‘Kids Say the Darndest Things’ Returns to CBS

Kids Say the Darndest Things, CBS
(Image credit: CBS)

CBS is bringing back Kids Say the Darndest Things, with Tiffany Haddish hosting and executive producing. The unscripted show will premiere during the 2020-2021 season. 

Haddish hosted a season on ABC, until Kids Say the Darndest Things was cancelled earlier this year. 

CBS Studios and Anvil 1893 produce the show. Bill Cosby hosted the program in the late ‘90s. 

“Few things have more universal appeal and humor than the unfiltered honesty of a child, and the comedic genius of Tiffany Haddish takes that to the next level. It’s great to have Kids Say back on CBS and part of our expanding alternative slate for 2021,” said Mitch Graham, senior VP, alternative programming, CBS Entertainment.

The family-friendly show features children “sharing their opinions about the world the way they see it,” according to CBS.  

“I see my role as giving kids a safe environment where they can say anything they want with complete freedom and no judgement. What I love about this show is that we let kids truly be themselves. I’m the straight man here, and that’s fine with me,” said Haddish.

Kids Say the Darndest Things got its start on CBS Radio in 1945, with Art Linkletter hosting. From 1952 to 1969, a Kids Say segment was featured in Art Linkletter’s House Party on CBS.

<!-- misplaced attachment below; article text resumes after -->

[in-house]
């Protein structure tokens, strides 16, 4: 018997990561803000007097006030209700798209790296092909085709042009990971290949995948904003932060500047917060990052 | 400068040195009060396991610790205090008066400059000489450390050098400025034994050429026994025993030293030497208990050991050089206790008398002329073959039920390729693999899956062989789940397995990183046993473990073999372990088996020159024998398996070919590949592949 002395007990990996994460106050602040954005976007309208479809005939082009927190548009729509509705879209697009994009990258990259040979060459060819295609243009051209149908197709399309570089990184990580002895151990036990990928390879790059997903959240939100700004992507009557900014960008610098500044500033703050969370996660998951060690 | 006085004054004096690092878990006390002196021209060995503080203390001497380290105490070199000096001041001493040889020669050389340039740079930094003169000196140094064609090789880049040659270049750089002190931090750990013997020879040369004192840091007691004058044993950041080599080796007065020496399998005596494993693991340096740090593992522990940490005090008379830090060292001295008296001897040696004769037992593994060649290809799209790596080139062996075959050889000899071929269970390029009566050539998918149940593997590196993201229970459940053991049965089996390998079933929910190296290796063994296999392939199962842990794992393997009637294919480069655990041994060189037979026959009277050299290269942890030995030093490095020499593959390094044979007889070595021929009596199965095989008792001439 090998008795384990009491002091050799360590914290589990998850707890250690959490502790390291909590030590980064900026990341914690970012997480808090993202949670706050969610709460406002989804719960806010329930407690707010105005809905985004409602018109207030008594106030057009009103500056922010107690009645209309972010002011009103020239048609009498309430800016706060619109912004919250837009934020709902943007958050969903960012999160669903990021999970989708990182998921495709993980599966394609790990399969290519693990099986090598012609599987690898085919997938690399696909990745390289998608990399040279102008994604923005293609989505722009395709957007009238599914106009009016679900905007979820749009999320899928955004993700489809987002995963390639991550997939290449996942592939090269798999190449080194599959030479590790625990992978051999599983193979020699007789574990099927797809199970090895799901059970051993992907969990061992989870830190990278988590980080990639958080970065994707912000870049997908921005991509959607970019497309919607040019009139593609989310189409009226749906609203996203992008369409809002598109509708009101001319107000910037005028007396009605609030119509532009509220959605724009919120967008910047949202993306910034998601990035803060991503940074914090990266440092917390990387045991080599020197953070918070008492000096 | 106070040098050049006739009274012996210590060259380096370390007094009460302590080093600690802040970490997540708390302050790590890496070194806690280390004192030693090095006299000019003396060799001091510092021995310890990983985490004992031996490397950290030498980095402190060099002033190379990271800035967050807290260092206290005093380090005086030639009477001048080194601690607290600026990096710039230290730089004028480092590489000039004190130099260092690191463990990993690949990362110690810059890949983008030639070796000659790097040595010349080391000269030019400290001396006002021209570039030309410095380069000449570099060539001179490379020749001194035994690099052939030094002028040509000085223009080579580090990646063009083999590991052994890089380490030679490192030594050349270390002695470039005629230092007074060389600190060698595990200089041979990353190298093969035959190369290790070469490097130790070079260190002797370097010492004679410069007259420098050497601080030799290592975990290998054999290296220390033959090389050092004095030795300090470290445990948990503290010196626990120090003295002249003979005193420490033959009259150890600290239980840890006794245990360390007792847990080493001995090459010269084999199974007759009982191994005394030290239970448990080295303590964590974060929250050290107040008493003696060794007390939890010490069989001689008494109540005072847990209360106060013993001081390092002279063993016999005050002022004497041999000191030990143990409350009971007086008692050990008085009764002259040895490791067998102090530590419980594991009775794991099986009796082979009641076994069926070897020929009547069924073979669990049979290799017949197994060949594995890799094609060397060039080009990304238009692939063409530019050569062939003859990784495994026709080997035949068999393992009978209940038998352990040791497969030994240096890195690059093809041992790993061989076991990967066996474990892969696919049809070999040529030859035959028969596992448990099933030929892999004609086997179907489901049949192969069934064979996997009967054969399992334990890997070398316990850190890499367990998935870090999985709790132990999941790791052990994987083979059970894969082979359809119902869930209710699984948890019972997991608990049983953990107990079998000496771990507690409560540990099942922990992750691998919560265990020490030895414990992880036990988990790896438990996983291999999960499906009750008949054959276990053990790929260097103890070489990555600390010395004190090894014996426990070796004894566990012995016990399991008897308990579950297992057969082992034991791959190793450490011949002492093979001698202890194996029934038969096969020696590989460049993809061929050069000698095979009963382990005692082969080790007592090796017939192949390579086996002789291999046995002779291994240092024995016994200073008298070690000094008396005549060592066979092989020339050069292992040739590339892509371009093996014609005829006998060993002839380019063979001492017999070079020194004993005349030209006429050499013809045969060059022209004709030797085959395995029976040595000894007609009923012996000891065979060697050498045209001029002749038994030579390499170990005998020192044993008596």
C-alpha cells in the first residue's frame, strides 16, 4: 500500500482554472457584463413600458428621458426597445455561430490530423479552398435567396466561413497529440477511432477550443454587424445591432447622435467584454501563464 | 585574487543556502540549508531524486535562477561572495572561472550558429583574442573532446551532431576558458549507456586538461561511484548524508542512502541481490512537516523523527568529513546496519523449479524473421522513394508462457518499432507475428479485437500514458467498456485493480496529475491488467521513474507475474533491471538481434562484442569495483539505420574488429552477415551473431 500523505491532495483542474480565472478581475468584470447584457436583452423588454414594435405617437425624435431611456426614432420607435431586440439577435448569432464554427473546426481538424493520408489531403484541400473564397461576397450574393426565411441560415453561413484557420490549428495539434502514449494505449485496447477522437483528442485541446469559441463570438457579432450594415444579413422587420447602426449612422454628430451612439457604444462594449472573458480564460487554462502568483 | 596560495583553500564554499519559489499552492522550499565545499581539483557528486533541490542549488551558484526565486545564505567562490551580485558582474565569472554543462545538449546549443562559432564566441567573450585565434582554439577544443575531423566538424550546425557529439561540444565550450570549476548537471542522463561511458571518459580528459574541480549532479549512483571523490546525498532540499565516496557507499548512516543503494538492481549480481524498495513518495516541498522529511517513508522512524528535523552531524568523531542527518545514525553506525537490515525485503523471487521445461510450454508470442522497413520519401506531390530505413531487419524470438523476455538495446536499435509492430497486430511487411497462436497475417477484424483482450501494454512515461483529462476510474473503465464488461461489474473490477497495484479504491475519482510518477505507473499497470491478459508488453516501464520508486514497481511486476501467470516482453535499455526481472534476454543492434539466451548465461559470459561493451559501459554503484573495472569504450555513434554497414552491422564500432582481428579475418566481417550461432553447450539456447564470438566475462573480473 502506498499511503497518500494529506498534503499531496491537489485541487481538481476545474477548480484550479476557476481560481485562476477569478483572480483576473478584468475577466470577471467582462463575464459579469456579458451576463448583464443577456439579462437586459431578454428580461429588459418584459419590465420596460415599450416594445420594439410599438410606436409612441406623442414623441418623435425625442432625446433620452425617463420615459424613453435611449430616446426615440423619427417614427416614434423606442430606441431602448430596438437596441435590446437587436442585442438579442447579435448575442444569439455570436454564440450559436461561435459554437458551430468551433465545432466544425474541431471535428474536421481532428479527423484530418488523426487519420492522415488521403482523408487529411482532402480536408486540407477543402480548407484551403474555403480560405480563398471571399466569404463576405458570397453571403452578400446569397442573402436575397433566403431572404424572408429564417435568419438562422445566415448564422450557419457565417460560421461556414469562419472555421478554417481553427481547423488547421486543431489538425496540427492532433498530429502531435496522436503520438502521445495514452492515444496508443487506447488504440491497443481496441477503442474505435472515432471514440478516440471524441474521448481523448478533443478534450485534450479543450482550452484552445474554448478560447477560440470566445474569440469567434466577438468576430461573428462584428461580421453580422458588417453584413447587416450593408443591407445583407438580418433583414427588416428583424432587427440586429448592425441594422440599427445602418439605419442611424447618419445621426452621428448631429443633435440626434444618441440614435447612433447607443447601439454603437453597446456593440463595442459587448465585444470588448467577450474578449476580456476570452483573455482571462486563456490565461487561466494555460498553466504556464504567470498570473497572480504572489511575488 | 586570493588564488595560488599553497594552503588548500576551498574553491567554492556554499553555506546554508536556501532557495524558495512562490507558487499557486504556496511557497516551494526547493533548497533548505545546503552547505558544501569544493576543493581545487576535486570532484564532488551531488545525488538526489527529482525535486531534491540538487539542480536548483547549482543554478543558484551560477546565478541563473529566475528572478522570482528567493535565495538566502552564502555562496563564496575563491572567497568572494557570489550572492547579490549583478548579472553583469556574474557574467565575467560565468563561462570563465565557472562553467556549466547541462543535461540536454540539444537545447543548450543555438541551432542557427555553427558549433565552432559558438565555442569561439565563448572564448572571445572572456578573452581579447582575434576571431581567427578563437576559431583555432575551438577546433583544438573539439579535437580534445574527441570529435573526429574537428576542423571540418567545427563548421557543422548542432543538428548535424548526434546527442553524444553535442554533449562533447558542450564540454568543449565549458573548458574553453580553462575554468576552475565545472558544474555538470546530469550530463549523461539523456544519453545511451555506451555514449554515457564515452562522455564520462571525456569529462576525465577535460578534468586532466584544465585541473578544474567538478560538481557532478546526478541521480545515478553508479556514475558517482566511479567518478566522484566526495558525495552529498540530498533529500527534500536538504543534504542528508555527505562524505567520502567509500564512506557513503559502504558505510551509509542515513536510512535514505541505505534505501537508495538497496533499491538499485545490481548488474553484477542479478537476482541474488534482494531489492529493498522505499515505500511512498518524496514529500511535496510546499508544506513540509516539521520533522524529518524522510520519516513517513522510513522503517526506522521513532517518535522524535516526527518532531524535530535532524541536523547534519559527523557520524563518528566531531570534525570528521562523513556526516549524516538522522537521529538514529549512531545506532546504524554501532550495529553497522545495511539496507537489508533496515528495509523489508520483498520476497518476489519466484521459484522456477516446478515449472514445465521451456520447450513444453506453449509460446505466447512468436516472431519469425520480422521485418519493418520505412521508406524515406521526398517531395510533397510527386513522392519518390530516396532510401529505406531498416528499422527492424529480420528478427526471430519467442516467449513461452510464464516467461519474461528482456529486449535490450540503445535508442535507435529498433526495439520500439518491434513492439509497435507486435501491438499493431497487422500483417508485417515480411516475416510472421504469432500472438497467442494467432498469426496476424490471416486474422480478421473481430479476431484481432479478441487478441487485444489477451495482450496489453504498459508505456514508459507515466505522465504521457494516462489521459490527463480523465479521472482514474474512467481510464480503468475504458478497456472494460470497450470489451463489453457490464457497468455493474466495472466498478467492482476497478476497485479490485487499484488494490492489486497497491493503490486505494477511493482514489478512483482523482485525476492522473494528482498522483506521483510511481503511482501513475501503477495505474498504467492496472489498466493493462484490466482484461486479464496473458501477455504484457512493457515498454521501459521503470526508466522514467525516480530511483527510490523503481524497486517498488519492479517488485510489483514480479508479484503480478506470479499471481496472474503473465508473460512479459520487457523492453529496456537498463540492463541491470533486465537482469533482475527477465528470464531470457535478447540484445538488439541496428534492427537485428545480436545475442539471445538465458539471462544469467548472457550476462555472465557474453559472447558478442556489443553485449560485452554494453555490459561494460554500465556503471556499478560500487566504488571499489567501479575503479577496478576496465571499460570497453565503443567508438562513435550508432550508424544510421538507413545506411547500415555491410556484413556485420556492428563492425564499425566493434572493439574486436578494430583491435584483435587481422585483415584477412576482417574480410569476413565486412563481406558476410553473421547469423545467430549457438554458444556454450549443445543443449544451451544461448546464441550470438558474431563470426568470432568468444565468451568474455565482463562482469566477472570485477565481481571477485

CBS had it as its own show 1998-2000. 

Haddish’s TV credits include The Last O.G. and Tuca and Bertie. Her film credits include Like a Boss, Girls Trip and The LEGO Movie 2: The Second Part.  

A premiere date will be announced at a later date. 

Kids Say the Darndest Things is produced by CBS Studios in association with Anvil 1893 Entertainment and She Ready Productions. Eric Schotz, Tiffany Haddish, Bellamie Blackstone and Ruth Rivin are executive producers.

Michael Malone

Michael Malone, senior content producer at B+C/Multichannel News, covers network programming, including entertainment, news and sports on broadcast, cable and streaming; and local broadcast television. He hosts the podcasts Busted Pilot, about what’s new in television, and Series Business, a chat with the creator of a new program, and writes the column “The Watchman.” He joined B+C in 2005. His journalism has also appeared in The New York Times, The Philadelphia Inquirer, Playboy and New York magazine.